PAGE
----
Shop Talk

Bokeh Photography Tutorial: Working in Photoshop

Before we get started, check out our post on 3 Ways to get started with Bokeh photography (if you haven’t already). We’ll wait.



Now, below are some very easy tips on additional ways to add that oh-so-glow-y Bokeh effect to your photos in post-production. With Photoshop (or similar software) and an image with lights in the background, you can fake your way to Bokeh-goodness in a matter of minutes. These tips are a great way to add some extra pop to night shots you have saved away.

Please post any success (or failures, we love them too) in the comments below when you’ve had a go at Bokeh in post-production.

1. Go Filter>Blur>Tilt Shift 

Make a duplicate layer of your image so you can easily fix errors and backtrack (Layer>Duplicate Layer). Then under the Filter menu, find Blur and then Tilt Shift. This opens the Tilt Shift menu on your right hand side. This is the menu from which we’ll work.

2. Play with positioning your grid lines and focal point.

4 sets of lines (2 dotted, 2 full) will appear and break up your image. You can play around with pulling these up and down, and at varying degrees to manipulate your focal point and blur range (so you can determine both what’s  in and out of focus, and when that happens). The image below shows what will automatically appear when you boot up the Tilt Shift menu.

3. Hit the M key on your keyboard and watch as your screen appears to enter a “Blair Witch Project” hell cave.
Welcome to Mask Mode.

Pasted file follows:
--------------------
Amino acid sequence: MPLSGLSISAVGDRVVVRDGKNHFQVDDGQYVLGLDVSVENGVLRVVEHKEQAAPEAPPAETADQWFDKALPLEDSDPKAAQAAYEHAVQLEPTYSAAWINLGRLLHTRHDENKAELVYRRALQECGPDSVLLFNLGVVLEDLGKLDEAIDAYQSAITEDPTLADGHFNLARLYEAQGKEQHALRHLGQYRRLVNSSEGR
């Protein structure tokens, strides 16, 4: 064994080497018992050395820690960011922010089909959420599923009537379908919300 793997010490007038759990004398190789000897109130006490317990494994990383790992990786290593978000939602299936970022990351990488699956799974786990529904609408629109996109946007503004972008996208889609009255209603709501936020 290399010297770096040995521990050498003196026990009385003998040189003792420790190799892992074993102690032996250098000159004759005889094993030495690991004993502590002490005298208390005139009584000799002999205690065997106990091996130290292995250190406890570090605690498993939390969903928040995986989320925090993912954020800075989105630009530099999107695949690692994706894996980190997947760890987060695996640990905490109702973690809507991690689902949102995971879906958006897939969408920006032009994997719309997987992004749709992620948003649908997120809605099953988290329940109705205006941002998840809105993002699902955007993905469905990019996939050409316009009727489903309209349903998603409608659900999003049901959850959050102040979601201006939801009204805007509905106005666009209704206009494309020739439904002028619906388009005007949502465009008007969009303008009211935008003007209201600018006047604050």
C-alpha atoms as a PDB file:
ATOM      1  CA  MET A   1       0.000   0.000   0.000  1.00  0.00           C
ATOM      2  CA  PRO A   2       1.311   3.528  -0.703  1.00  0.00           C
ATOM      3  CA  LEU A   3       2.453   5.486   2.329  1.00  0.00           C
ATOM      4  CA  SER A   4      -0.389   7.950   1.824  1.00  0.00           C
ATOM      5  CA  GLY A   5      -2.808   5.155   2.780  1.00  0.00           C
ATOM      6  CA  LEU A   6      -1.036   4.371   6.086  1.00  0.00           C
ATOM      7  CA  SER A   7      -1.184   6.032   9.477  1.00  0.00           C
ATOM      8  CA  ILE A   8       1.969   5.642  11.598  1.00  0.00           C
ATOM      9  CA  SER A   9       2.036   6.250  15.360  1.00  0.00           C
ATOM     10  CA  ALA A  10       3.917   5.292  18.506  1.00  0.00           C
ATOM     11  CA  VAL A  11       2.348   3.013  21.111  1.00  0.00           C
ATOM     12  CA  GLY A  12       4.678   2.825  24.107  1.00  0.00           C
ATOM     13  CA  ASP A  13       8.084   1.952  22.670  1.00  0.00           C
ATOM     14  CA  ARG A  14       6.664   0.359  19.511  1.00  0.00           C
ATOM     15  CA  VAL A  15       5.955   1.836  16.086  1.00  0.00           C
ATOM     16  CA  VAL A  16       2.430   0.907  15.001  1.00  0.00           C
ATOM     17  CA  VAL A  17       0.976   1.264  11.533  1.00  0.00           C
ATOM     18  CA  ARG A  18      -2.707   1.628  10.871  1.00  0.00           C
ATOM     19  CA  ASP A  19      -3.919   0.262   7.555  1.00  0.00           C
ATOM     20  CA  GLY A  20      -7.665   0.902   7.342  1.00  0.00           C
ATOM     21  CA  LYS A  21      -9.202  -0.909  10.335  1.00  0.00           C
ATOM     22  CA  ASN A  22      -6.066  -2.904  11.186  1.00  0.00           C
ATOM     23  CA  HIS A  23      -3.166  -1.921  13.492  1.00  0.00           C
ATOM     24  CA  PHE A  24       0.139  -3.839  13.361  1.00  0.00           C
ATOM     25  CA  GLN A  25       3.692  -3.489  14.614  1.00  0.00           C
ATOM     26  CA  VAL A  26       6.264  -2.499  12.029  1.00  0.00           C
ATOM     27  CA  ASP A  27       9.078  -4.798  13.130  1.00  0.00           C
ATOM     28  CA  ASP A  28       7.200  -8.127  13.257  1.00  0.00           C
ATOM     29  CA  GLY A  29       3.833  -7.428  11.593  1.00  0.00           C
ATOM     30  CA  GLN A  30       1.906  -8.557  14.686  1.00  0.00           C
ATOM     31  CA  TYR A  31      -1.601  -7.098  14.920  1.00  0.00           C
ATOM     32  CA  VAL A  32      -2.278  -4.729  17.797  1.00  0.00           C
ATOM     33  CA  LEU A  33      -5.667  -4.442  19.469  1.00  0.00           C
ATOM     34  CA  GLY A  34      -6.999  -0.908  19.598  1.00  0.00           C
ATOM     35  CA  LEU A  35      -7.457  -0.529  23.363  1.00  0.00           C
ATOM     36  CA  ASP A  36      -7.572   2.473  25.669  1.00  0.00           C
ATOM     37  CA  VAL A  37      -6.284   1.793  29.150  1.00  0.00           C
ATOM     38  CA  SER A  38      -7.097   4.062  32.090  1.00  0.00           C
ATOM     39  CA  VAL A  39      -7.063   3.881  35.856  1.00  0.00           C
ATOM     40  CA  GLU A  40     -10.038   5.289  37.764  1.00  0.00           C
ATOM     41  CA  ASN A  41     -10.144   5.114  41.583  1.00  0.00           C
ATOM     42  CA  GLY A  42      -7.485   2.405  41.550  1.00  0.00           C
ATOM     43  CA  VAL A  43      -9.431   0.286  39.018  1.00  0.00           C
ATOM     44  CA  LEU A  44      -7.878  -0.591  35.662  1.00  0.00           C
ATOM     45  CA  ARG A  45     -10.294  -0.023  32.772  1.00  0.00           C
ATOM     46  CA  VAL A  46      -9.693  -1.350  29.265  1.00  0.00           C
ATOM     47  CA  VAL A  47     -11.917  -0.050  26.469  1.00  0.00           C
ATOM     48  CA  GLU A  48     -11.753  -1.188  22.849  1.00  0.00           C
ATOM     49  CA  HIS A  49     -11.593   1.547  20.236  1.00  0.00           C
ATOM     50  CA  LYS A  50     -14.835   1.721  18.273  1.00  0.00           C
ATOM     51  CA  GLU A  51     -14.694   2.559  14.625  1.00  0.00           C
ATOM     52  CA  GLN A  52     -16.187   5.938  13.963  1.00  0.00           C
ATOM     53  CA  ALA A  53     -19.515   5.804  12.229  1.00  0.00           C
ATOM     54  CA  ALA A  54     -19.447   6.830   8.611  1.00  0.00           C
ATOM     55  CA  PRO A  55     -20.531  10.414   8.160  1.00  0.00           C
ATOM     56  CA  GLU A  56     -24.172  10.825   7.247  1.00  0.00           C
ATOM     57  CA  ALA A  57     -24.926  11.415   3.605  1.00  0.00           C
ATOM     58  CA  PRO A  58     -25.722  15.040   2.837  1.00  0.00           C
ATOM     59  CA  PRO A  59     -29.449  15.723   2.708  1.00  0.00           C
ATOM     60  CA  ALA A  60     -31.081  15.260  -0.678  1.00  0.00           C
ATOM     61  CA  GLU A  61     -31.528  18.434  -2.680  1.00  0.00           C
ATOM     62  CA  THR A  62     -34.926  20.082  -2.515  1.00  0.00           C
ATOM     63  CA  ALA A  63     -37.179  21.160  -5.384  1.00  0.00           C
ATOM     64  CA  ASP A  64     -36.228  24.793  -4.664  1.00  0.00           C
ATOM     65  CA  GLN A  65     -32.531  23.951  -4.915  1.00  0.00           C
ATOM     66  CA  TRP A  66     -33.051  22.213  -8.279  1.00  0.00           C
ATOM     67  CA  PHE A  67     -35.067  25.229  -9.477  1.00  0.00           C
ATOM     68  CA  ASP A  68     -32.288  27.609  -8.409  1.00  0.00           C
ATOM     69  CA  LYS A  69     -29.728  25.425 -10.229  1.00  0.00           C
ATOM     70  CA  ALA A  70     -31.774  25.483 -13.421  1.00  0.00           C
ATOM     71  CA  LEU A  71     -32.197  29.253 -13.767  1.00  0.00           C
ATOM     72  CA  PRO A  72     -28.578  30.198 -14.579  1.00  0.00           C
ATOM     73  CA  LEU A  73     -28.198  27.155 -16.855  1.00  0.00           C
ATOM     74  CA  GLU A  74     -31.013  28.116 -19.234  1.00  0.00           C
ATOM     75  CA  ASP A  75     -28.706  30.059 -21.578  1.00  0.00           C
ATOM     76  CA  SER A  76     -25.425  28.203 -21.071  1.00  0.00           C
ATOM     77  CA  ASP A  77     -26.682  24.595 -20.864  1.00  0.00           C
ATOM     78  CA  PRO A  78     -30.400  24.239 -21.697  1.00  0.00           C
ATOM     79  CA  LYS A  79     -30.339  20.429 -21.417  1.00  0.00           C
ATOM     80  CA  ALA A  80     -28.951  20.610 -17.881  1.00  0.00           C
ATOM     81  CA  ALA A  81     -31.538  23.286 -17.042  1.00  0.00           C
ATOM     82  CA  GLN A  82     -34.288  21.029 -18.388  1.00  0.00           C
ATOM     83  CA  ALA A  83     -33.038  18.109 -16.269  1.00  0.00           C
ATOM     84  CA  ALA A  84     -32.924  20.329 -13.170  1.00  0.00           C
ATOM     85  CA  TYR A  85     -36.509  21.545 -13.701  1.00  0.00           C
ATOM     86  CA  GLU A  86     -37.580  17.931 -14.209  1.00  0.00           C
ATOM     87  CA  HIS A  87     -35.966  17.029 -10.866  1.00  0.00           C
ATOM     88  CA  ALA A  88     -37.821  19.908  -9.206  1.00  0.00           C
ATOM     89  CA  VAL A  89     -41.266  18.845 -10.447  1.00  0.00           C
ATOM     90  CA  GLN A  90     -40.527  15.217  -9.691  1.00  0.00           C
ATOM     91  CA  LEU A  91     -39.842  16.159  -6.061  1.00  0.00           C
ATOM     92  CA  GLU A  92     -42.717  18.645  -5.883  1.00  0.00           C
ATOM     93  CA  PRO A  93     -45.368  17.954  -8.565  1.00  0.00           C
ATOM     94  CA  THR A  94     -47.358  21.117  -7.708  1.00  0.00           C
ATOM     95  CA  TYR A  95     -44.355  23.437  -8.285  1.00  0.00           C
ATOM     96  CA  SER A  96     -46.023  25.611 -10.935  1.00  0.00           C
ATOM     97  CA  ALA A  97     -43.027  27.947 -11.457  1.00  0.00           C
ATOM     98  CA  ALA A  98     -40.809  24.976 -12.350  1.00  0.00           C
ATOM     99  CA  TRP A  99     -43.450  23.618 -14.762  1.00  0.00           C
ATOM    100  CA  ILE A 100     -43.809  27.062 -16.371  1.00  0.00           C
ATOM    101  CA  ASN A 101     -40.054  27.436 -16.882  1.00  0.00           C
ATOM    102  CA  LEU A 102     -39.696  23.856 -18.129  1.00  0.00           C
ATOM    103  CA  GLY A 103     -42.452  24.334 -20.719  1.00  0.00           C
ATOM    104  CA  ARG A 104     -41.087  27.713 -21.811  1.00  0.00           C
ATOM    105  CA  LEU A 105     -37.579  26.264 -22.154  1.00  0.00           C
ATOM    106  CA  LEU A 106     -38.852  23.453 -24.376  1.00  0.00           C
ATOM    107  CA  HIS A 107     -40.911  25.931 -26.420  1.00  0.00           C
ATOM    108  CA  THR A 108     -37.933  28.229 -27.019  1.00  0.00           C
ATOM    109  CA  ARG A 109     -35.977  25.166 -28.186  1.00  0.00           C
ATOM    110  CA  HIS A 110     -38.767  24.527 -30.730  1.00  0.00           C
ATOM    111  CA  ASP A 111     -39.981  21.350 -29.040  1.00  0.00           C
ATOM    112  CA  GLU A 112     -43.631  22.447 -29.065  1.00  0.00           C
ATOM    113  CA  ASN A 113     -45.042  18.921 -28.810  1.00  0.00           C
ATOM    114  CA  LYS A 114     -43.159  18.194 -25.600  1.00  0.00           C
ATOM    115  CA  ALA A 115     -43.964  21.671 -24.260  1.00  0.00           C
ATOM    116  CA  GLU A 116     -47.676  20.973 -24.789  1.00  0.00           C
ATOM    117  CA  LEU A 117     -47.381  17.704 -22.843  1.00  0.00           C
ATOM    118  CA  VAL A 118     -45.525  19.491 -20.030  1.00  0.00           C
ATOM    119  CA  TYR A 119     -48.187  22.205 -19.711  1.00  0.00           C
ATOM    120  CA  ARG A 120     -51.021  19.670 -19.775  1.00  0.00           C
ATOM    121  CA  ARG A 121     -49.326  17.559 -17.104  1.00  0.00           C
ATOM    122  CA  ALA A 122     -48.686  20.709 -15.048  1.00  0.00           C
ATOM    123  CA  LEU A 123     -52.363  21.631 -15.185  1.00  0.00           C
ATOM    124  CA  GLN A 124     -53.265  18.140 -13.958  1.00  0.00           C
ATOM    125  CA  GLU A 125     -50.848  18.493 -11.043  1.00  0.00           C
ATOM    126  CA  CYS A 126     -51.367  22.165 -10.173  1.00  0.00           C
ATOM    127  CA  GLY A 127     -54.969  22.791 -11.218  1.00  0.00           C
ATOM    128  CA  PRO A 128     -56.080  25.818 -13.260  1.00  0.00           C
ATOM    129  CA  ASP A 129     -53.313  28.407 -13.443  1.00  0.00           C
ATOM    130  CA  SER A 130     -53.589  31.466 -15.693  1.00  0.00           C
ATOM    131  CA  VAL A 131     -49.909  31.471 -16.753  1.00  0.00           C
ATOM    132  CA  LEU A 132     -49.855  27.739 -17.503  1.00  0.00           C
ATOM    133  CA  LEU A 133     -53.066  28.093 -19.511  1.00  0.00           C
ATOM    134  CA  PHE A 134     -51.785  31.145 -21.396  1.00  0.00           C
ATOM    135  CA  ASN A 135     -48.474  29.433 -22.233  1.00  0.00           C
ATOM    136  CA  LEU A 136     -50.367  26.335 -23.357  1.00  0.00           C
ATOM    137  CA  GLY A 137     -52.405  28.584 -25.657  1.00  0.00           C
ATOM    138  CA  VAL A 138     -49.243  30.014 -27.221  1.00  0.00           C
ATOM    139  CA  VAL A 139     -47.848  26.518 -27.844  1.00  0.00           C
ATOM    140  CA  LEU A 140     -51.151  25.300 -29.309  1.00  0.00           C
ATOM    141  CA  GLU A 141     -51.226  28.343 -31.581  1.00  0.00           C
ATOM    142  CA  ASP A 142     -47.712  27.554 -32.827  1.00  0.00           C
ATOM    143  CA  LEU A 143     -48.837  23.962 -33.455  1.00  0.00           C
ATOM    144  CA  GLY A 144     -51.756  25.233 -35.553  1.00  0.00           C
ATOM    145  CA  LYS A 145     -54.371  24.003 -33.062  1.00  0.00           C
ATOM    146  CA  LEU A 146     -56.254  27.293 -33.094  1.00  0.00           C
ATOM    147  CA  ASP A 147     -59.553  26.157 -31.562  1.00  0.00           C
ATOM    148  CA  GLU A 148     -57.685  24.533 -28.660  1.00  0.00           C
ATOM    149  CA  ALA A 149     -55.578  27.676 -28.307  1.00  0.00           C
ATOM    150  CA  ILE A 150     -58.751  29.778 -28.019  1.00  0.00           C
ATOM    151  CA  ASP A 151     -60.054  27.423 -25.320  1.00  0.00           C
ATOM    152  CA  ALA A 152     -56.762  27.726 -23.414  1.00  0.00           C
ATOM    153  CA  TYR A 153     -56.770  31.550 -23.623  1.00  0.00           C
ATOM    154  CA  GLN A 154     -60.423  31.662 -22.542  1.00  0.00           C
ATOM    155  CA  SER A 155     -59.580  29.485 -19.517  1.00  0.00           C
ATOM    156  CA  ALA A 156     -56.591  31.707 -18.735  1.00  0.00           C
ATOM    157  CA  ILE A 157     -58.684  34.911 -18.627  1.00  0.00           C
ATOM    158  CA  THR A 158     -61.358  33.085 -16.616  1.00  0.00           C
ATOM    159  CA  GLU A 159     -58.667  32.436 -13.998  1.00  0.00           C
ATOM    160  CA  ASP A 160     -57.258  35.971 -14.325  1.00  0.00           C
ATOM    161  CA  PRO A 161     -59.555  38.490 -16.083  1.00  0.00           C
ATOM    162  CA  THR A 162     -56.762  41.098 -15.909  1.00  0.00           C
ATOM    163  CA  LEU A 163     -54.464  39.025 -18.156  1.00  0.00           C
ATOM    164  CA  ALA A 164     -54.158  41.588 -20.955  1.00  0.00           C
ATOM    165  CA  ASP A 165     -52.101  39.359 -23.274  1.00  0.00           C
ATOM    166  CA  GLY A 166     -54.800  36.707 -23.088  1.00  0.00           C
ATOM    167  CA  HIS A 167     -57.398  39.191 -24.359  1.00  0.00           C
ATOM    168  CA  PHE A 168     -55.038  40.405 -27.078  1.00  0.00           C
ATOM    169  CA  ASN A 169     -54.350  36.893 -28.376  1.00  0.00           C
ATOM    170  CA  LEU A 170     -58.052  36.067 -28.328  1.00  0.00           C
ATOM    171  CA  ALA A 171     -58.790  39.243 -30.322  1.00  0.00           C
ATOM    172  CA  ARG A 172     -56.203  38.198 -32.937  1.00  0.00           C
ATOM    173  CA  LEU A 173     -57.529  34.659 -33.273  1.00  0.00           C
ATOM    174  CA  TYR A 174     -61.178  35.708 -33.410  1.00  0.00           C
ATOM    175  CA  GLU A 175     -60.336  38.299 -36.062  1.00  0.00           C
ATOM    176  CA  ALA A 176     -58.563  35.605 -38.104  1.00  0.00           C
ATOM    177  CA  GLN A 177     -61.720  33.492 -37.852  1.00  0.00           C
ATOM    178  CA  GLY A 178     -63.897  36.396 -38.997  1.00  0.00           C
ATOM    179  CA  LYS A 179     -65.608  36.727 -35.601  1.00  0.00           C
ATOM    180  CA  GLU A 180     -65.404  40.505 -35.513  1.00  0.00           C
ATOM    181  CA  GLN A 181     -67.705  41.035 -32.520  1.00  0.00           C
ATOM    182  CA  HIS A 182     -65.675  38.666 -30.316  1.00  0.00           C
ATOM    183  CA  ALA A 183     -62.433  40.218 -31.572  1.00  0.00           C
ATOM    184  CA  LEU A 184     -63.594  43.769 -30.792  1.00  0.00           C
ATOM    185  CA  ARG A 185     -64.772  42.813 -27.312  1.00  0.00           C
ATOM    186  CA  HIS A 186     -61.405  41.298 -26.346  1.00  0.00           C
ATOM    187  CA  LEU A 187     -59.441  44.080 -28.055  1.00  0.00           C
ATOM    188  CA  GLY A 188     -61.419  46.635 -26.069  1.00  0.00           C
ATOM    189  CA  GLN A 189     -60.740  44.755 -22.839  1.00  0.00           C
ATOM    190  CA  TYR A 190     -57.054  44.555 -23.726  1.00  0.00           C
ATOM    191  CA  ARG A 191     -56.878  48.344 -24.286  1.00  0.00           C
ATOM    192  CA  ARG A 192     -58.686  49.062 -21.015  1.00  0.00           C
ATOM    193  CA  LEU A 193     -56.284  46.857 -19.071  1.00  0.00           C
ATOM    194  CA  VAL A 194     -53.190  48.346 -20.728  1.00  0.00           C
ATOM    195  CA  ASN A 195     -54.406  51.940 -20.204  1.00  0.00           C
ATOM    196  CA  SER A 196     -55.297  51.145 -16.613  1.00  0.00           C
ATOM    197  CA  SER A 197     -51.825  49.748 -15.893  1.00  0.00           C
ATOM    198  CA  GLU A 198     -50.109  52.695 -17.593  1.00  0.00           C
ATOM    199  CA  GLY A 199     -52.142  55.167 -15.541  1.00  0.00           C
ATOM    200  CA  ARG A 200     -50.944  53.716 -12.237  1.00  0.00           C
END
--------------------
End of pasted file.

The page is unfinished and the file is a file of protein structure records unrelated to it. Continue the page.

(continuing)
In Mask Mode you can see your changes in black and white, without distraction, so you can figure out exactly where you’d like your change of focus to appear. You can still drag and move like usual, except this way you can get nice and exact with blurring differentiation. Just lift your finger off the M key to see your image appear magically, and swap between the two modes for comparison. This is a great tool to use when you have specific features in the image such as architecture or horizon lines that require precision to achieve optimal Bokeh nuance.

4. Bump “Bokeh Colour” to bring a warm effect to your Bokeh’d lights

Then they won’t look scary and white or possibly burnt out.

5. Experiment with the “Blur”

Your blur can be manipulated by the centre wheel of the grid lines by rolling it clockwise, or by the sliding “Blur bar” on the menu. Too much blur looks dated and like a bad engagement photograph (we’ve all seen them) so go easy on the blur. We settled at 6 pixels.

6. Manipulate the “Light Range” sliders

Bring down the white end of the light range so you’re not Bokeh-ing and subsequently blowing out white or light colors in your image. If you have too much white in your light range you can get a nasty burnt out glow, and it’s more preferable to have a mid-tonal range-colored Bokeh. And in opposition, bring up your dark slider to eliminate the extreme darkness in your image for a desirable, middle of the spectrum range.

7. Check the boxes “Save Mask To Channels” and “High Quality” 

Before you finish, make sure you check these two boxes so you can see your Mask work in the channels menu later on, and obviously your image is of high quality. Stay classy!

8. Check out your Mask in the Channels menu

When you’re out of the Tilt Shift menu, check out your handy work in the Channels menu to see your mask and make any other adjustments that might tickle your fancy.

Have you had any success trying Bokeh or Tilt Shift in post-production? Have you got a favorite RB image that uses Bokeh? Who’s your favorite Tilt Shift artist on RB? Please share your work, and the work of others in the comments below. 

[Header image: “A Touch Of Magic” by ShotsOfLove]